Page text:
Employees working remotely is on the rise at a rapid pace, and it’s having a profound impact on what smart home builders and integrators are planning for both current and future needs in the home.
Since 2005, the regular work-from-home employee workforce (not self-employed) has grown by 140%, which is ten times faster than the rest of the workforce. And, it doesn’t show any signs of slowing down either. More and more companies are offering telecommuting options for their employees, including major players like Amazon, Dell, and SAP.
If you’re a smart home builder or integrator, this means you aren’t just building smart homes and transforming the way people live, you’re also building smart home-offices and transforming the way people can work.
The backbone of any smart home-office: Cloud-based VoIP
The main driver of work-from-home capabilities is cloud-based voice over internet protocol (VoIP) services, which are growing in popularity. In fact, BT Openreach, which owns and maintains nearly all telecom infrastructure in the United Kingdom, recently announced plans to switch all of its services over to an IP network by 2025.
It’s no surprise why: VoIP services not only offer massive cost savings over traditional phone line networks, they’re also far more flexible. Employees can stay connected no matter where they are. They can forward work calls to their personal smart phone or move from one regional office to another without switching numbers or requiring costly IT support.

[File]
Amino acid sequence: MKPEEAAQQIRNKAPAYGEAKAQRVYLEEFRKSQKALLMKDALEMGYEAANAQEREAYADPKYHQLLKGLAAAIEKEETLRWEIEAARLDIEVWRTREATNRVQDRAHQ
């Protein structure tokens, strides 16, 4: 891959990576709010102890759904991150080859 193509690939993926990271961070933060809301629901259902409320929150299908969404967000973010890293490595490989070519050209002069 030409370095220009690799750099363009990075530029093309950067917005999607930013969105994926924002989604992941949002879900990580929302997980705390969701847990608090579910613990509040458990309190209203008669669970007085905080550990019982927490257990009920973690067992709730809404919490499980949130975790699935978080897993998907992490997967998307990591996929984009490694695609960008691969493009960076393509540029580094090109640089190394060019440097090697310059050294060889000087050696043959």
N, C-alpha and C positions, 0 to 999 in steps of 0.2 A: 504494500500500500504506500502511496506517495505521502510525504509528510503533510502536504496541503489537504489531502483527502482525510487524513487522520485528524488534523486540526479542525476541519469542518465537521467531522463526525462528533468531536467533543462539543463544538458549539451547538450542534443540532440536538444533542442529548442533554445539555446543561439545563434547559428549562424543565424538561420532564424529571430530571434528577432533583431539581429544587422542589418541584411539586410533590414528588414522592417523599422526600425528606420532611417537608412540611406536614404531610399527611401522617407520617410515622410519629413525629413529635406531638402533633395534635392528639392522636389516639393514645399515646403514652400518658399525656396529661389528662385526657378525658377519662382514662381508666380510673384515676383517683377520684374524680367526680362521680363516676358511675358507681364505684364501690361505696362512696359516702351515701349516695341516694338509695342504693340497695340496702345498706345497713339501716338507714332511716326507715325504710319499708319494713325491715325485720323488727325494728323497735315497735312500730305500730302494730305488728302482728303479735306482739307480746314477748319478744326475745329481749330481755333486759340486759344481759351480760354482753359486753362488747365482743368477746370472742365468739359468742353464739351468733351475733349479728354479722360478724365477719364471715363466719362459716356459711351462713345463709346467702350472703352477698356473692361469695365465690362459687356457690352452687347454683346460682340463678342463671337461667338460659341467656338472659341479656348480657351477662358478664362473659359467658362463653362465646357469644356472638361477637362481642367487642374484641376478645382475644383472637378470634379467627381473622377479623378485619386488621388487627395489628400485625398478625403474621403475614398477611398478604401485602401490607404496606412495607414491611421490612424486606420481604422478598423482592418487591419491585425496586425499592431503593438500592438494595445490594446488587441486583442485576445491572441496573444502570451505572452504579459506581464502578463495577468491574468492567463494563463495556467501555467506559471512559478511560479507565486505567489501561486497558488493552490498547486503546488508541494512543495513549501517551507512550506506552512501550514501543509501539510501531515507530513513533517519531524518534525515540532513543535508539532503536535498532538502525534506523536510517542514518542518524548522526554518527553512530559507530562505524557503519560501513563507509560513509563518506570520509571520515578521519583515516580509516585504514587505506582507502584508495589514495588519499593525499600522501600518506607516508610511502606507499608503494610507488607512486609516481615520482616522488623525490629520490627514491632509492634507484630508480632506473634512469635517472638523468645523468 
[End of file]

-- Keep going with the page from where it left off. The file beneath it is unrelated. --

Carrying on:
But VoIP isn’t just replacing traditional phone lines. Most VoIP services also enable simple and easy videoconferencing and group videoconferencing, which is a key selling point for a growing number of remote workers. According to one survey, 87% of remote workers feel more connected to their team when chatting face-to-face via video link.
The opportunity for smart home specialists
The challenge, of course, is that cloud-based VoIP requires significant bandwidth to function at a high level. Remote workers require fast and reliable internet to enjoy the high-quality voice calls and videoconferencing their employers demand. This is on top of the other demands placed on a worker’s bandwidth, which is also likely supporting their VPN (virtual private network) connection and other home devices.
VoIP can be highly cost-effective, but it does require a solid internet connection. This is why the rise in VoIP popularity has coincided nicely with the spread of fiber optic networks. Fiber is not only more secure and offers greater bandwidth but is also more reliable than copper-based networks, which are susceptible to circuit outages and interference due to the fact they transmit data as electronic signals rather than as light.
Getting FTTP (fiber to the premises) is just one of the key requirements for the modern smart home specialist. Ensuring optimal performance inside the home, especially in office areas, is the mark of a smart home that’s truly ready to support fully the remote worker of today and tomorrow. Securing modems and routers inside WiFi transparent enclosures, installing voice/data distribution modules, and effectively managing complex cable runs are all pieces of the smart home office puzzle that installers need to add to their repertoire.